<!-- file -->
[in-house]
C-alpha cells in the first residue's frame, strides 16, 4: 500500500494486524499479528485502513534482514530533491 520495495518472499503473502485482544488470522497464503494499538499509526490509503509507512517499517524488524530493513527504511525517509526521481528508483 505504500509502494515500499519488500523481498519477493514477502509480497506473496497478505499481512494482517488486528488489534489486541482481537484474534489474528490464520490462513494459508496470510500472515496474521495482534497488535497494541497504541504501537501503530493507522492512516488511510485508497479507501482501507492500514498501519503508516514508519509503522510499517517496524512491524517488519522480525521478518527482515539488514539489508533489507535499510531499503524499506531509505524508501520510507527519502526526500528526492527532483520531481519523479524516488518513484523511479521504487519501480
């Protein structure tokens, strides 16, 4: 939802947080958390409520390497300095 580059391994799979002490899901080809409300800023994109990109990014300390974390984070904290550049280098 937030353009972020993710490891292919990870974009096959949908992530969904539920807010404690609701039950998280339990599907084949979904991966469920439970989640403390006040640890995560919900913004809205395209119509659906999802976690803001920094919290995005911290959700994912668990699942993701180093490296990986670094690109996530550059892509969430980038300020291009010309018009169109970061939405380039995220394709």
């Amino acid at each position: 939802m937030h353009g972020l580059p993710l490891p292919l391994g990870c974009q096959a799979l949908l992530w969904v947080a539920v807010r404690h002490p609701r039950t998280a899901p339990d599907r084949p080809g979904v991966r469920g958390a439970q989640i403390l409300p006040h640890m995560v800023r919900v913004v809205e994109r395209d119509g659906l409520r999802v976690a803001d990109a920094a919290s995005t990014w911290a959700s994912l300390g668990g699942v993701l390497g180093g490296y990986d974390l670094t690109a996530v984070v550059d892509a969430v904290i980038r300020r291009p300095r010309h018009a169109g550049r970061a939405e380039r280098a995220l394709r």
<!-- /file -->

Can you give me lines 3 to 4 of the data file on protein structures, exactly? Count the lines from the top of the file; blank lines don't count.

């Protein structure tokens, strides 16, 4: 939802947080958390409520390497300095 580059391994799979002490899901080809409300800023994109990109990014300390974390984070904290550049280098 937030353009972020993710490891292919990870974009096959949908992530969904539920807010404690609701039950998280339990599907084949979904991966469920439970989640403390006040640890995560919900913004809205395209119509659906999802976690803001920094919290995005911290959700994912668990699942993701180093490296990986670094690109996530550059892509969430980038300020291009010309018009169109970061939405380039995220394709």
């Amino acid at each position: 939802m937030h353009g972020l580059p993710l490891p292919l391994g990870c974009q096959a799979l949908l992530w969904v947080a539920v807010r404690h002490p609701r039950t998280a899901p339990d599907r084949p080809g979904v991966r469920g958390a439970q989640i403390l409300p006040h640890m995560v800023r919900v913004v809205e994109r395209d119509g659906l409520r999802v976690a803001d990109a920094a919290s995005t990014w911290a959700s994912l300390g668990g699942v993701l390497g180093g490296y990986d974390l670094t690109a996530v984070v550059d892509a969430v904290i980038r300020r291009p300095r010309h018009a169109g550049r970061a939405e380039r280098a995220l394709r």